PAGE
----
Archive | March, 2020

Deadly celebrations

30 Mar

In Jerusalem, the capital of the Jewish occupied homeland, large crowds would have gathered for the celebration of the feast of Passover. In general, but especially during occasions like this, the Jewish leaders were co-operative with the occupying Romans in order to keep the peace and perhaps even more to retain their tenuous position of authority in the area. The Romans were indulgent of many different religions including the Jewish, and of their various practices such as these gatherings of festive crowds and the processions, but they were always wary of the potential threat to authority. Many in this Jewish crowd believed at that time that their God would restore the sovereignty of the land to them in the near future, and maybe even bring to its fulfilment the glory for their race and their Jewish religion.

Many of those gathered who hoped for this reclamation of their land and even expected the climax of their destiny, were seriously considering Jesus as a potential leader in this fulfilment. They were impressed by his speeches and enthusiasm, believing that he might be their liberator and saviour. They would have been encouraged also by his miraculous powers. According to the gospels of Matthew, Mark and Luke he had recently, almost violently, demonstrated his opposition to ‘monetary’ transactions conducted within the temple. But according to John’s gospel he had recently demonstrated even death-defying power at a location just outside of the capital (the raisin of Lazarus). Consequently there was serious expectation by many that Jesus would lead them not only to freedom from Rome, but to an apocalyptic and complete fulfilment of their destiny – Deadly celebrations – and of this the authorities were aware. It was especially this attitude of the crowds that led the Romans and Jewish leaders to the decision to eliminate this man, Jesus. What we might now see as a misunderstanding of his message arose from their selfish and this-worldly hopes expressed in their celebrations at this time, which in turn led to his arrest, trial and public execution – public for all to see that he was not their freedom fighter, liberator or saviour.

Now with this in mind and particularly at this time I must carefully consider my own beliefs and hopes as a Catholic and a Christian. I must reflect on my attitude to many of the aspects of Christianity, on the numerous and specifically Christian doctrines, on my attitude to leaders in the church and concerning the many ‘miraculous’ happenings that they might promote and I so readily accept, and may even rejoice in. These reflections and this re-consideration must also affect my attitude to people of other religions and of none, who have their own standards of living in acceptable and civilised ways as much as I do. I must try to avoid my celebrations being the death of the beautiful and all-embracing love that Christ wants of me.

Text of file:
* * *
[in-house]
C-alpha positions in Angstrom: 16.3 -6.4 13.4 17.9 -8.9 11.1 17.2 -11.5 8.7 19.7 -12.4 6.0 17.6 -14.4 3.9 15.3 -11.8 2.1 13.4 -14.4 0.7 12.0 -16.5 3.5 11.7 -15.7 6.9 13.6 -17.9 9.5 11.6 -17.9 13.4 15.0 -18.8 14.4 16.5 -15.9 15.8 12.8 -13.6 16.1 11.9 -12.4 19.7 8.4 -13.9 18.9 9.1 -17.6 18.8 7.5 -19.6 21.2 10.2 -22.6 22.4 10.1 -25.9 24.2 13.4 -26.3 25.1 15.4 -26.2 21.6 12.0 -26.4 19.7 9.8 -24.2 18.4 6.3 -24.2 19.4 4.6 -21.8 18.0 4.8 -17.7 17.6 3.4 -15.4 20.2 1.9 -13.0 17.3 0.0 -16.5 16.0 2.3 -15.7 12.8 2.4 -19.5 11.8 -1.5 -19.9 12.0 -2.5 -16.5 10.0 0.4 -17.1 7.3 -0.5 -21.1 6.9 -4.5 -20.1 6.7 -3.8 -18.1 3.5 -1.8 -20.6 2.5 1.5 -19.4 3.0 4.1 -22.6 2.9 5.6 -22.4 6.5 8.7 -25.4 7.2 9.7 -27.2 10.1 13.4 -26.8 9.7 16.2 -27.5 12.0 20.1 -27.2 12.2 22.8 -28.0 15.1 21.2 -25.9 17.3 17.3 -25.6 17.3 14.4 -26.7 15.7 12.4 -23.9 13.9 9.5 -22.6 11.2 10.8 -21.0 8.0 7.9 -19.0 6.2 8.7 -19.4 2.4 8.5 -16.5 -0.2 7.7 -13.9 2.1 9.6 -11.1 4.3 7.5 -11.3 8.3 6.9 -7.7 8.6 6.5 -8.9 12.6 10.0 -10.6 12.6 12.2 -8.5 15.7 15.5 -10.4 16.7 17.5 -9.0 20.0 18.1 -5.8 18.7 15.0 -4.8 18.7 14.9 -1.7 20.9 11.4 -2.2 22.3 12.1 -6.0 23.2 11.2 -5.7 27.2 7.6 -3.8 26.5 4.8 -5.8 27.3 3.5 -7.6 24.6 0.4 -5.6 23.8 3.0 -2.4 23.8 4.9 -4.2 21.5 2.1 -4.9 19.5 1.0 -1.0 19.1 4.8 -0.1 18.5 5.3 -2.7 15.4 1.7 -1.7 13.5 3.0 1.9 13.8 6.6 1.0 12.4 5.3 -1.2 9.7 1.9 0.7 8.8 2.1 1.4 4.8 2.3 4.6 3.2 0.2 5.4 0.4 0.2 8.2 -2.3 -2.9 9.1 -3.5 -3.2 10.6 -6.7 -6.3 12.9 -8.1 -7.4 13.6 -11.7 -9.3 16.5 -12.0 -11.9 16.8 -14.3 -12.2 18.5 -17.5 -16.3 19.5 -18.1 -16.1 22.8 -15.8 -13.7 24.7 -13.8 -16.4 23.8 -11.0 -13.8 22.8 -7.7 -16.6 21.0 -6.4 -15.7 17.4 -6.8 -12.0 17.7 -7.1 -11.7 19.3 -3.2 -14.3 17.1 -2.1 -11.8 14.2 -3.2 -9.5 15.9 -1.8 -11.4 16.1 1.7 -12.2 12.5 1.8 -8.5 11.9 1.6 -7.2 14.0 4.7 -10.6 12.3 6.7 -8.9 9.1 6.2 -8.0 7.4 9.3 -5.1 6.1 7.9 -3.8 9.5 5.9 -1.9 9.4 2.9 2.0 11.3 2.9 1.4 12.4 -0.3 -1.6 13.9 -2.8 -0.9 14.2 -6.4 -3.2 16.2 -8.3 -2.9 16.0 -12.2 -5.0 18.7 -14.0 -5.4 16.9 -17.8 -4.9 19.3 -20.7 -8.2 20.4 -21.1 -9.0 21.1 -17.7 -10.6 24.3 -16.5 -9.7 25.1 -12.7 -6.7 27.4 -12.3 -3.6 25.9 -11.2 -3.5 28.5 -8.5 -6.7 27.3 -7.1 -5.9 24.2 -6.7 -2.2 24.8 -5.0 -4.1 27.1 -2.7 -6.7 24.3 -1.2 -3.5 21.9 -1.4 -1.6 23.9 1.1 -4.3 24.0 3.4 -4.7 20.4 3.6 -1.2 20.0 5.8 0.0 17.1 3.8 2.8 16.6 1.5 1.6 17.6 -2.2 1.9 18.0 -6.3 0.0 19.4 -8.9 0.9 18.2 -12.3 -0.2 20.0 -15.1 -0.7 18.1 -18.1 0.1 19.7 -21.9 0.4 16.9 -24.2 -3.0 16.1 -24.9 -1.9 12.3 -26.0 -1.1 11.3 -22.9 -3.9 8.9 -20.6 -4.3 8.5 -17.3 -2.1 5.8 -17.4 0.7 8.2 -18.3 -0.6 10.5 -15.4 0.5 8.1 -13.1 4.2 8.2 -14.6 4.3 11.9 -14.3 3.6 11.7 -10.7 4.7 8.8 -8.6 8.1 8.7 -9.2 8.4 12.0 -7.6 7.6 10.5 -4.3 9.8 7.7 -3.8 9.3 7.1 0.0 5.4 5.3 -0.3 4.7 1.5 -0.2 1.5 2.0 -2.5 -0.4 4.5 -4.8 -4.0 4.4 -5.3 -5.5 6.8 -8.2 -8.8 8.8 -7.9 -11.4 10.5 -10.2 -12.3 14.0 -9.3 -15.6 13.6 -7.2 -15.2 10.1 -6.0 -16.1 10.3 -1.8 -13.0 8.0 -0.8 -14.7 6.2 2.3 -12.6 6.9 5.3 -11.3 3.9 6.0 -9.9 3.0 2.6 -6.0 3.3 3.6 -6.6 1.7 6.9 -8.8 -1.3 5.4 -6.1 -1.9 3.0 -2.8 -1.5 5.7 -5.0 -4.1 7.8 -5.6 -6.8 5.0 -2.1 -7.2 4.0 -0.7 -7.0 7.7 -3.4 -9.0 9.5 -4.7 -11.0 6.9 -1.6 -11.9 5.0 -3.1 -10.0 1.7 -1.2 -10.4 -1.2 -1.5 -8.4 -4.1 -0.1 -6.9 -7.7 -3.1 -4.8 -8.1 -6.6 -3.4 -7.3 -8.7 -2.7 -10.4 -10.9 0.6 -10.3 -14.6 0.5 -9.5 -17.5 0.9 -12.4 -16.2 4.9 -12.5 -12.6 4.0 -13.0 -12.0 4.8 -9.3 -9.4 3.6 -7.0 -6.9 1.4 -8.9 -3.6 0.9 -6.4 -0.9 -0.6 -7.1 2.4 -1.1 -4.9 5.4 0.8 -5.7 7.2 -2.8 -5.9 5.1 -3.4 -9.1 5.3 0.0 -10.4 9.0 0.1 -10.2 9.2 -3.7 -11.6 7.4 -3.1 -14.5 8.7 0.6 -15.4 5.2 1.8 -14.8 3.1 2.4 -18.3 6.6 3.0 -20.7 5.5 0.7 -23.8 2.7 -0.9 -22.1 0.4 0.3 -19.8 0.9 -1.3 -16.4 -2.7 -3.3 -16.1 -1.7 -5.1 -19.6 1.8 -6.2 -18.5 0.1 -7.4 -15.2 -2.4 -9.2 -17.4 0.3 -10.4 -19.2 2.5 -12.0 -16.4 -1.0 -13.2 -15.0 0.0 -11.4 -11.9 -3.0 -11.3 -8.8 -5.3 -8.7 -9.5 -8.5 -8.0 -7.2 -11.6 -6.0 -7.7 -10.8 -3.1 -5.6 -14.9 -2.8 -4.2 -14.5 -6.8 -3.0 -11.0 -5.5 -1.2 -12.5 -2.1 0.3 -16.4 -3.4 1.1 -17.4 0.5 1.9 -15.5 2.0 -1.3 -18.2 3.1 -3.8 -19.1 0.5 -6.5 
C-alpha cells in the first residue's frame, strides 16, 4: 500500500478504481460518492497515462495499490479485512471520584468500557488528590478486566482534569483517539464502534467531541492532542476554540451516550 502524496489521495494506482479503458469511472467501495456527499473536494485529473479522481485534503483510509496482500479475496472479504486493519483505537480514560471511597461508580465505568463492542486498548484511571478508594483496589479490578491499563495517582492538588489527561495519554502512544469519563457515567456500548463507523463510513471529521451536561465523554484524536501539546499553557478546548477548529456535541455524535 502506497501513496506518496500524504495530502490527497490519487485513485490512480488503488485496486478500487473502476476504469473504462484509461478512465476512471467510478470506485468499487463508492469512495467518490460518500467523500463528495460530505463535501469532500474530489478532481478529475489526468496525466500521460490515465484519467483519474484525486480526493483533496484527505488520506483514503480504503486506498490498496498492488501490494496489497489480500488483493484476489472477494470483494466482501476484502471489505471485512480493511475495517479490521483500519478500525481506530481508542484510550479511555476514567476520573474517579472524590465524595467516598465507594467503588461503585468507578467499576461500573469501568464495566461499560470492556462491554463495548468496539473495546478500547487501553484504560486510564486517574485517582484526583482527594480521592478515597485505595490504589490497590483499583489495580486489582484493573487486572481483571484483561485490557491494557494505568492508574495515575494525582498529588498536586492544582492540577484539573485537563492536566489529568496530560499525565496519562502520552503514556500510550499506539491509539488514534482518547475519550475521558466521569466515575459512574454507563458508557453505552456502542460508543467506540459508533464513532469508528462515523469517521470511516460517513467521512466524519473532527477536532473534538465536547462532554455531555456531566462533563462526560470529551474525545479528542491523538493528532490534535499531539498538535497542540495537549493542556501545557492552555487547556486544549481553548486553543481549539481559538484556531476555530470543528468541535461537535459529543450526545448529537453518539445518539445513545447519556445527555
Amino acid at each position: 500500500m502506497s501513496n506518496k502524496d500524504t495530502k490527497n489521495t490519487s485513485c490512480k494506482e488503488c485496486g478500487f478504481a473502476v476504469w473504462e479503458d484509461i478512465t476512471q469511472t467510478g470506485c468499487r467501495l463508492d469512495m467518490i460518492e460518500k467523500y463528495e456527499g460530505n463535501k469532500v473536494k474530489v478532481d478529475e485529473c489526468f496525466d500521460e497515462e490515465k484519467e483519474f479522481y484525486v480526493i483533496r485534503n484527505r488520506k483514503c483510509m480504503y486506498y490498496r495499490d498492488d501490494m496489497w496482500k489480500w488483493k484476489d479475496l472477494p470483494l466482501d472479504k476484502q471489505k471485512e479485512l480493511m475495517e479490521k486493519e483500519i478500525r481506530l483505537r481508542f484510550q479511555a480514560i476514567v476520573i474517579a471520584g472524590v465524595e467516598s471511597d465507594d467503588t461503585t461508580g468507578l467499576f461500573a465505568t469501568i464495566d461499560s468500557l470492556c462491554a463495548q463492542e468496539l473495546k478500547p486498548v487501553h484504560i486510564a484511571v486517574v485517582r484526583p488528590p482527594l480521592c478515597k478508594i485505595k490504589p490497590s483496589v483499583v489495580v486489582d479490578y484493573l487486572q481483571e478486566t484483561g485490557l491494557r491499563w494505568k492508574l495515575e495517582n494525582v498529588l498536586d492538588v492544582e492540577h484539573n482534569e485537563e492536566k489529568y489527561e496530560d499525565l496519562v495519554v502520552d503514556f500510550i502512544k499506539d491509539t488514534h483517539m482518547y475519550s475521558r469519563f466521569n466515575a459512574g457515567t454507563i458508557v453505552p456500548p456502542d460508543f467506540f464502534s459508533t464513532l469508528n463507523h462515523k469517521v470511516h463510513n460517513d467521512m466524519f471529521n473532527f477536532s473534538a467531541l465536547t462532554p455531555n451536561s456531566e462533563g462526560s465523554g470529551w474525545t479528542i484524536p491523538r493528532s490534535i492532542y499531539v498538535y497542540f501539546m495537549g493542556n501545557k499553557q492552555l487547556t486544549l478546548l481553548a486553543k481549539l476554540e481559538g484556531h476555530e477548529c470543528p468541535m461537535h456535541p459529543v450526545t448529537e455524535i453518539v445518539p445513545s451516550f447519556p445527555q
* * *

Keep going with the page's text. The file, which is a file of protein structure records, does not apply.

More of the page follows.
Our risen life!

23 Mar

The story in John’s gospel about the raising of Lazarus (Chapter 11) is very relevant to yours and my life today. I say this because it is too easy just to be amazed at the miracle of the story and have no reaction but wonder at the power of God. Yes, it is a tale about a risen and new life enabled by Jesus – but only an illustration of who He was and is now for us, all because of His entry into humanity at what we call his incarnation, and because of his completion of this with death and resurrection. He is the exemplar of true humanity and acclaims in this gospel (good news) “I am the resurrection and the life.”

In all his encounters with people in John’s gospel Jesus is seen to offer this transformation to a risen reality in unity with God. This is shown in the storeys unique to John’s gospel. The first is symbolic with the changing of water into wine at the wedding feast in Cana. Again he wants to renew the worship in the temple – which needs it. But he also speaks of the temple of his human body being transformed. In his conversation with Nicodemus he speaks of a new life in the spirit – be born again. To a Samaritan woman at the well he can give the water of new life. He restores the life of a sick man at Bethsaida to the almost anger of those in authority, then later at a miraculous feeding of crowds says “I am the bread of Life” if you believe you will have eternal life, saying in verse 12 of Chapter 8, follow me and you will have the light of life. And the cure of the blind man gives a sign again of the new life that belief in Jesus can bring. “Follow me… I give eternal life” he says in chapter 10.  All this in John’s gospel comes to a head with Lazarus and later to a climax with Jesus’ death which in this Gospel is a completion rather than a termination.